The Mad Farmer’s Wife Learns of Forest Bathing

She would have loved a creek bath but didn’t dare,
only chuckled at the saucy thought.
That wasn’t what the term meant anyway.
In Japan it’s called shinrin yoku
her daughter said, forest bathing,
where you go to the woods to renew
to soothe, to relax, to change on the inside.

Country people had always just called it walking.

Striking out across uneven ground
the fat trees welcome us, whispering
a breathless hello.
Our feet drink from the heavy dew
wash the soul clean,
breezes erasing the world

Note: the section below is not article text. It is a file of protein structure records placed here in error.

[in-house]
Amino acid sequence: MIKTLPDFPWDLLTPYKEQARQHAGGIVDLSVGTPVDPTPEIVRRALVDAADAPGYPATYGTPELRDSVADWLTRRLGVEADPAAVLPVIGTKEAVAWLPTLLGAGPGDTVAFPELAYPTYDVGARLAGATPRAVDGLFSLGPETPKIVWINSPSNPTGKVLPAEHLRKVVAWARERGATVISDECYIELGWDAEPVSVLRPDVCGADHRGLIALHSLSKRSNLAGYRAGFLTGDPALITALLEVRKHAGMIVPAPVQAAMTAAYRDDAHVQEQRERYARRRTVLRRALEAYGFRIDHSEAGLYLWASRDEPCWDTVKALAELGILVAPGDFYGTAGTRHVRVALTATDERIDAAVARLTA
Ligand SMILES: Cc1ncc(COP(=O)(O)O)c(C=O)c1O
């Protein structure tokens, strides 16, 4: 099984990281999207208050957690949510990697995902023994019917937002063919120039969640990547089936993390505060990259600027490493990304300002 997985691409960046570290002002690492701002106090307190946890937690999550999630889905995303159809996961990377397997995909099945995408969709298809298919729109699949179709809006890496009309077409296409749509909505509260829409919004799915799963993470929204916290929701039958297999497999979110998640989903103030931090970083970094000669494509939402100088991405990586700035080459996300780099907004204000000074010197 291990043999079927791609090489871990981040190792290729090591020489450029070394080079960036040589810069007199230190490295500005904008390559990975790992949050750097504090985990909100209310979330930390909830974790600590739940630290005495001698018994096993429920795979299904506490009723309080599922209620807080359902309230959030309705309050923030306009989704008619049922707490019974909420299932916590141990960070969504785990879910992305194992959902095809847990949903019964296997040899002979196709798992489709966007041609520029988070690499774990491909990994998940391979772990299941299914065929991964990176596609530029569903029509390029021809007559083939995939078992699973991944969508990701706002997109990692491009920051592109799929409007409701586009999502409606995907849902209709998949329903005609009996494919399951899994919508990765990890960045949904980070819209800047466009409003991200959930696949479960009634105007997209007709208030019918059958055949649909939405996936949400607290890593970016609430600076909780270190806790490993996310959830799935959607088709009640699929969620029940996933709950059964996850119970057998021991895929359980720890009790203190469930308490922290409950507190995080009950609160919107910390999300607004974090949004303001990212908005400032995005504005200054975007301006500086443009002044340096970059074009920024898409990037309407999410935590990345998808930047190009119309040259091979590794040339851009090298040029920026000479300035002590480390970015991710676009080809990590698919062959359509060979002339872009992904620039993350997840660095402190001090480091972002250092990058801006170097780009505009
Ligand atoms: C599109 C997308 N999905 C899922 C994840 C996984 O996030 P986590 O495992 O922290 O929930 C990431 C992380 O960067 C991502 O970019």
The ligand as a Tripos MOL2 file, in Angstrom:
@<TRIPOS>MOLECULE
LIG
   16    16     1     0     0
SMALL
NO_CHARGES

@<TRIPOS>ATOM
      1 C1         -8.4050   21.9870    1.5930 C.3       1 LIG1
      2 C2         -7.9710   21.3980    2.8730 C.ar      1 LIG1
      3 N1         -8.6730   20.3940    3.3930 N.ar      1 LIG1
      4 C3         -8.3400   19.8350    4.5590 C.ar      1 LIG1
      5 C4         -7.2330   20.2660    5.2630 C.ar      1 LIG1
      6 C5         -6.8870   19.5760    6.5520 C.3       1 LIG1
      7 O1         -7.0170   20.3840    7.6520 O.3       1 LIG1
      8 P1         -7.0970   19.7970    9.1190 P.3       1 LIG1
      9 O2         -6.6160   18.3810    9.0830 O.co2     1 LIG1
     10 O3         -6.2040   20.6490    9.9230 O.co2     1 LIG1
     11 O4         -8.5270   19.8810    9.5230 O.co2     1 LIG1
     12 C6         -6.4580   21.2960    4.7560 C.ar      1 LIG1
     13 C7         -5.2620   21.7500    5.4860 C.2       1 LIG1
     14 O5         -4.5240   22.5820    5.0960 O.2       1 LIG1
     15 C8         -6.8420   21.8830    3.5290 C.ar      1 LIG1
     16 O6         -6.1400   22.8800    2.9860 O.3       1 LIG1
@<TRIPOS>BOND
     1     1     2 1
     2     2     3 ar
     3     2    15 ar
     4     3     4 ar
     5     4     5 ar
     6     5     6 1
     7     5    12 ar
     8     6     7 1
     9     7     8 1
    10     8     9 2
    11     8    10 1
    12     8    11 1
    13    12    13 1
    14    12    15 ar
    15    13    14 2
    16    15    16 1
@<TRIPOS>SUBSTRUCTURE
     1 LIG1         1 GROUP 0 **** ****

and its cash out of our eyes.
Branches clap their approval—take a bow.

We pulse along, a kind of wind ourselves,
stop under a red maple veil
in a wedding tent of sleepy poplars,
xylem and cambium rooting us
to a wildness of spirit
as the rooted ones wave us on.

Rita Sims Quillen’s latest poetry collection, The Mad Farmer’s Wife, is forthcoming in fall 2016 from Texas Review Press. Quillen is the author of the novel Hiding Ezra, the chapbook Something Solid To Anchor To, the poetry collections Her Secret Dream, October Dusk, and Counting the Sums, and an essay collection Looking for Native Ground: Contemporary Appalachian Poetry. She lives and farms on Early Autumn Farm in Scott County, Virginia.

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